What makes video games unique, compared to mythological archetypes, is their conceptualization of archetypes in a literalized visual format, rather than relying on the imagination and interpretation of the reader as in literature or a board game. This creates a projection upon the character and an interactional effect between the gamer and the avatar (Bean, 2018, 2019a). Video games take archetypes even a step further than a visual medium like movies because the archetype becomes an interactive experience to be played. Video games literalize the archetype played by the video gamer choosing to interact as one of them. The video game character or avatar itself is a literalized representation of the archetype created by the video game developer. The image of the archetype represented in the avatar gives it life, but the playing of the character gives it meaning. The character is only a character comprised of pixels. Without the video gamer to interact, move, and have the character explore, it would not exist past the pixelated stage. By playing as the character, the video gamer brings meaning and life to the existence of the pixels and provides narrative meaning for the created virtual character. The storyline in which the avatar is played, whether chosen through a linear path or open-world fantasy, is as, if not more, important to the image of the archetype. It helps us create a specific narrative for the projection onto the character that may represent internal manifestations of our own personality. Projection upon video game characters further enhances our experiences and understanding of real-world problems, solutions, and behaviors by which to handle difficult situations we encounter.

Psychological Projection

Conceptually, projection refers to a phenomenon of an individual taking a part of themselves and thrusting it upon an external object or person. Usually, this occurrence is completed unconsciously—similar to most video game players. The concept is derived from Freud and Jung (1916/1960) and suggests that everyone projects outward onto one’s surroundings in all aspects of life. While this may be seen as a beneficial action, it additionally can have destructive consequences, such as loss of friendships, intimacy, or even social aspects of life. When one projects onto their surroundings, they meet other psychic projections from others that collide with one another. If one is not aware of the projections and cannot reclaim them, then they can lead to difficult interpersonal problems that require support and can cause significant disruption. 

However, while one is playing a video game, one is constantly projecting onto their character. The player takes on their avatar’s characteristics just as the avatar takes on their players. It helps individuals create a specific narrative for the character which may represent internal manifestations of our own personality. These instances of the video gamer finding meaning are extremely rich and important to the video gamer and their thoughts and behaviors. As the video gamer concludes battles, quests, and storyline, the character—and player—grow stronger, and the opportunity of taking back that newfound strength survives when the immersion concludes and the projection is reclaimed. This means that playing video games can provide the player with growth opportunities that may not otherwise be found in society and offer that important development we all seek in ourselves through immersion within video games (Bean, 2018, 2019b).

Immersion

Immersion is a key factor in working therapeutically with a video gamer population. It is about being immensely and intensely present with an activity, yet engaged wholly encompassing all of one’s attention. Immersion is similar to Csíkszentmihályi’s (2009) state of flow, but in reality, provides a step beyond the Flow concept suggesting Flow may be more of a stepping stone or schema on the path to immersion.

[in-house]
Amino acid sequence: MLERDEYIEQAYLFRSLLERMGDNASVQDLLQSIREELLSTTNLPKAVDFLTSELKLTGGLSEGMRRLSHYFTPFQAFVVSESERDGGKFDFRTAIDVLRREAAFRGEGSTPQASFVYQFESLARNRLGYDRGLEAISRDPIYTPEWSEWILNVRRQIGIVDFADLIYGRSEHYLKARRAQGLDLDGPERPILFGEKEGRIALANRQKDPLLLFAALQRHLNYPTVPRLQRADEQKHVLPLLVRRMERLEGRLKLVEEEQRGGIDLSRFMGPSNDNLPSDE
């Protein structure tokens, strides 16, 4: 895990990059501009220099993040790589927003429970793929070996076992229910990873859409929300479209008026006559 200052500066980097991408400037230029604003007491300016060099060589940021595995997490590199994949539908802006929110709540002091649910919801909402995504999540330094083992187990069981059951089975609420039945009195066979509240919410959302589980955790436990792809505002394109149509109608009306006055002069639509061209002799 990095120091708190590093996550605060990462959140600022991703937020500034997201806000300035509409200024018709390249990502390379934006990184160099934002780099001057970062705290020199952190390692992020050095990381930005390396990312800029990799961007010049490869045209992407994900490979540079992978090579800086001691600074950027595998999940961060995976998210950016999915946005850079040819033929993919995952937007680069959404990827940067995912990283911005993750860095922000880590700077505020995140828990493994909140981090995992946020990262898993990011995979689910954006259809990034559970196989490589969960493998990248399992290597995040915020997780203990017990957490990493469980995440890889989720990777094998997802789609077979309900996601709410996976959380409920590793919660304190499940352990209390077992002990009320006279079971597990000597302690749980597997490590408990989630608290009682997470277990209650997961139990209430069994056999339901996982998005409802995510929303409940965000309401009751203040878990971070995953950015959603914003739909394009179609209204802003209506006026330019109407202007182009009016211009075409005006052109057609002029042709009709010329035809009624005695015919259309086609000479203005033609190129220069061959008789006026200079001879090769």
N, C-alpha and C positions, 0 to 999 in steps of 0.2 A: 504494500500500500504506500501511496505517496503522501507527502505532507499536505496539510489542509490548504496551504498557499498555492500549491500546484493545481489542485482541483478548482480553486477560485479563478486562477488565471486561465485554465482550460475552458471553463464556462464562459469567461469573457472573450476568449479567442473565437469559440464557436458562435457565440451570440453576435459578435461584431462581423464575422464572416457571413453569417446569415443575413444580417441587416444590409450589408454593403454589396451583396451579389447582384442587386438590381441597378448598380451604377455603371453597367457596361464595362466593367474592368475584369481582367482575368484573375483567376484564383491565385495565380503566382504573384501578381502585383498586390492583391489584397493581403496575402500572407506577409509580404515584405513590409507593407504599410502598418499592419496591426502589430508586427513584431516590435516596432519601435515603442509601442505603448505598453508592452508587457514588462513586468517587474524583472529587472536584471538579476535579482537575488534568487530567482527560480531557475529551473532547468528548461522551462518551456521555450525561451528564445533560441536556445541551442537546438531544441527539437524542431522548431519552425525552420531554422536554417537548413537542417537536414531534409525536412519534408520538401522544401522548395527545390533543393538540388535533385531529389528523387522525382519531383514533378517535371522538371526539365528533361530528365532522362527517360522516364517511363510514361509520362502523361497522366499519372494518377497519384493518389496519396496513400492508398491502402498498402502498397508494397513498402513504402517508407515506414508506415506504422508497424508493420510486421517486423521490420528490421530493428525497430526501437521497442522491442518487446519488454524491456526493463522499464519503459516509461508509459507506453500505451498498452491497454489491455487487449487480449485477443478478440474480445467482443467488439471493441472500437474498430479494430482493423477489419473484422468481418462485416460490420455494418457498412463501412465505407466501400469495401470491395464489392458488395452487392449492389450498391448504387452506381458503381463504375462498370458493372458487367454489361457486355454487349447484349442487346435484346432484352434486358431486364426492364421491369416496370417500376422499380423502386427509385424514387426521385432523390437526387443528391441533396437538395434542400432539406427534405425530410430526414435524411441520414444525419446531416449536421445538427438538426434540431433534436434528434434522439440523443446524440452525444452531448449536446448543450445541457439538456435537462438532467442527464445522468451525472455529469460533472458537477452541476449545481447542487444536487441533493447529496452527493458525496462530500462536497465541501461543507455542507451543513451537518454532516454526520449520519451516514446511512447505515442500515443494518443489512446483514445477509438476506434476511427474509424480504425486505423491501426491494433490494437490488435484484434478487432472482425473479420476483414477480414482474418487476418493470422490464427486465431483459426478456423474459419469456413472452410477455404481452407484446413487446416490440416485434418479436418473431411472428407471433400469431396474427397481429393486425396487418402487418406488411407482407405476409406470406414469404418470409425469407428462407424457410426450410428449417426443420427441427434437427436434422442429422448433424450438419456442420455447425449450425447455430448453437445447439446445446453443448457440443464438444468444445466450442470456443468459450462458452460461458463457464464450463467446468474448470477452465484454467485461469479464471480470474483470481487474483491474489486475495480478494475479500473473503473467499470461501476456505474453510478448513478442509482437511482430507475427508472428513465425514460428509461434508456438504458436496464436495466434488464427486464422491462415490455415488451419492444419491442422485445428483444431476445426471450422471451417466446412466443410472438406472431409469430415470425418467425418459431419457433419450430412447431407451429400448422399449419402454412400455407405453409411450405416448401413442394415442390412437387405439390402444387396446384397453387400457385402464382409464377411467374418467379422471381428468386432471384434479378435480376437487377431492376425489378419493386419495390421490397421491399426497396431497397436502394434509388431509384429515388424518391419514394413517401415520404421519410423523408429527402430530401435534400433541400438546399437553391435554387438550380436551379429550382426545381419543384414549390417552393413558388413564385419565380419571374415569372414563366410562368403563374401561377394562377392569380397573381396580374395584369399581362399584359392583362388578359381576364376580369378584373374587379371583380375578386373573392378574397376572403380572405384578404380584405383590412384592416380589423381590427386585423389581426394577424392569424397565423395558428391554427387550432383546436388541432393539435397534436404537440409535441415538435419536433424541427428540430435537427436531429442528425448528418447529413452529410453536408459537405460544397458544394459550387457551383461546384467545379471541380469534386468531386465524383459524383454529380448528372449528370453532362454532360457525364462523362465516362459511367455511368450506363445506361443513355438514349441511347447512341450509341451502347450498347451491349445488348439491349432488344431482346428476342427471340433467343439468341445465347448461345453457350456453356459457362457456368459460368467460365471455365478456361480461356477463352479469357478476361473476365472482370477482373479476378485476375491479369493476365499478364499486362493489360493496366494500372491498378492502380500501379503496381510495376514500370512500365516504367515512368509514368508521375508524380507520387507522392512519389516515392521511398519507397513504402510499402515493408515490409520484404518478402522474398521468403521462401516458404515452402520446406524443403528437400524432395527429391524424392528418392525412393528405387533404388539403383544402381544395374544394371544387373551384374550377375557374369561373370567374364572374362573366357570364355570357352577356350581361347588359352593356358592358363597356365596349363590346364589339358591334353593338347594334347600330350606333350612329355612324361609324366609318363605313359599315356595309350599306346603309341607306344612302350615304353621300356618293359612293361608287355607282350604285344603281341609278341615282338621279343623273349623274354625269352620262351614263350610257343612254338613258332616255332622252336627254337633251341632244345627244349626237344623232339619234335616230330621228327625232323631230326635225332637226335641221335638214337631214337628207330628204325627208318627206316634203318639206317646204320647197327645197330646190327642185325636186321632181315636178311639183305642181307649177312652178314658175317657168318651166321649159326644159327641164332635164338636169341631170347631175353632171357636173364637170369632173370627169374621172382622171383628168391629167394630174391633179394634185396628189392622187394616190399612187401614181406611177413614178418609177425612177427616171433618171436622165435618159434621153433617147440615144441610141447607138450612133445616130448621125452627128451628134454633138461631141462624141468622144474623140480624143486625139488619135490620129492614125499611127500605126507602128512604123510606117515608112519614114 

One must have a schema on which to build to become immersed. The state of Flow is considered a basic schema through which one learns new cognitions and repeated encounters. As video gamers create and build the basic schemas for different video games and genres, they utilize the concept of Flow to create and absorb the building blocks of the gameplay. However, once the schema has been created, Flow is no longer needed to create the satisfaction and immersion takes over when the video gamer picks up a controller. The gamer has already acquired the basic schemas to understand the video game, console controller, and movements therefore immersion is achieved rapidly again once the game begins anew.

When we shut off that game, our accomplishments and successes stay with us and can be used to help bolster our moods and understanding of what life is and can mean to us all.

Learn more about Leyline’s Geek Therapy Training and see our Geek Therapy book, Integrating Geek Culture Into Therapeutic Practice: The Clinician's Guide To Geek Therapy.

References

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Bean, A. M. (2018) Working with Video Gamers and Games in Therapy: A clinician’s guide.

New York, NY: Routledge.

Bean, A. M. (2019a). The Archetypal Attraction.  In A. M. Bean, (Eds.), The Psychology of

Zelda: Linking Our World to the Legend of Zelda Series (pp. 79-102). Dallas; TX:

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Bean, A. M. (2019b) Working therapeutically with video gamers and their families. Journal of Health Service Psychology.

Campbell, J. (2008). The hero with a thousand faces. Novato, CA: New World Library.

Csikszentmihalyi, M. (2009). Flow: The Psychology of Optimal Experience. New York: Harper and Row.

Hillman, J. (2004). Uniform edition:1. Putnam: Spring Publications.

Johnson, R. A. (1986). Inner Work: Using Dreams and Active Imagination for Personal Growth.

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Jung, C. G. (2014). The Archetypes and the Collective Unconscious. London: Routledge.

Jung, C.G. (1960).  General aspects of dream psychology. In Collected Works vol.8. New

York, NY:  Bollingen.  (Original published in 1916.)

Stein, M. (1998). Jung's Map of the Soul: An Introduction. Chicago: Open Court.